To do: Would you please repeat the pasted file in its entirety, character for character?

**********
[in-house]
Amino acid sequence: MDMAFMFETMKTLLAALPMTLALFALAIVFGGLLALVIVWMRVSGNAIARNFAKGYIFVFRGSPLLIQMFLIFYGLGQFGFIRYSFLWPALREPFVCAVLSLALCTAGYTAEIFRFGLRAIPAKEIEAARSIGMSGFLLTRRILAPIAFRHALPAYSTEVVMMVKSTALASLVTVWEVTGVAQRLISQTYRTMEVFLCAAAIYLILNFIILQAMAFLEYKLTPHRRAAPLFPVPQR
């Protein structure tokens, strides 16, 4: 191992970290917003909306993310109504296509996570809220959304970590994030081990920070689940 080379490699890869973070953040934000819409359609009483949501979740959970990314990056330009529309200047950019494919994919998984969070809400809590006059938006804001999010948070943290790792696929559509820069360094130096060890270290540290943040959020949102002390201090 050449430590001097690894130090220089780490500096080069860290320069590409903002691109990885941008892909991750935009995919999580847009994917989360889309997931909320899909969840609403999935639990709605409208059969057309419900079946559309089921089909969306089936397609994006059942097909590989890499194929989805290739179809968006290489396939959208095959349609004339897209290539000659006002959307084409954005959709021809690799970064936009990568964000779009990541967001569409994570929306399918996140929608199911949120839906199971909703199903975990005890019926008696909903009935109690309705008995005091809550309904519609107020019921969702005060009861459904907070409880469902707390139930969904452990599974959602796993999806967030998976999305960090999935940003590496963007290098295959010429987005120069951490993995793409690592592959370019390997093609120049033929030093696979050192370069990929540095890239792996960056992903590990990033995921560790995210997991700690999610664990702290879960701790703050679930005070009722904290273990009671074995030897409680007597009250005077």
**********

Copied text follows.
[in-house]
Amino acid sequence: MDMAFMFETMKTLLAALPMTLALFALAIVFGGLLALVIVWMRVSGNAIARNFAKGYIFVFRGSPLLIQMFLIFYGLGQFGFIRYSFLWPALREPFVCAVLSLALCTAGYTAEIFRFGLRAIPAKEIEAARSIGMSGFLLTRRILAPIAFRHALPAYSTEVVMMVKSTALASLVTVWEVTGVAQRLISQTYRTMEVFLCAAAIYLILNFIILQAMAFLEYKLTPHRRAAPLFPVPQR
């Protein structure tokens, strides 16, 4: 191992970290917003909306993310109504296509996570809220959304970590994030081990920070689940 080379490699890869973070953040934000819409359609009483949501979740959970990314990056330009529309200047950019494919994919998984969070809400809590006059938006804001999010948070943290790792696929559509820069360094130096060890270290540290943040959020949102002390201090 050449430590001097690894130090220089780490500096080069860290320069590409903002691109990885941008892909991750935009995919999580847009994917989360889309997931909320899909969840609403999935639990709605409208059969057309419900079946559309089921089909969306089936397609994006059942097909590989890499194929989805290739179809968006290489396939959208095959349609004339897209290539000659006002959307084409954005959709021809690799970064936009990568964000779009990541967001569409994570929306399918996140929608199911949120839906199971909703199903975990005890019926008696909903009935109690309705008995005091809550309904519609107020019921969702005060009861459904907070409880469902707390139930969904452990599974959602796993999806967030998976999305960090999935940003590496963007290098295959010429987005120069951490993995793409690592592959370019390997093609120049033929030093696979050192370069990929540095890239792996960056992903590990990033995921560790995210997991700690999610664990702290879960701790703050679930005070009722904290273990009671074995030897409680007597009250005077």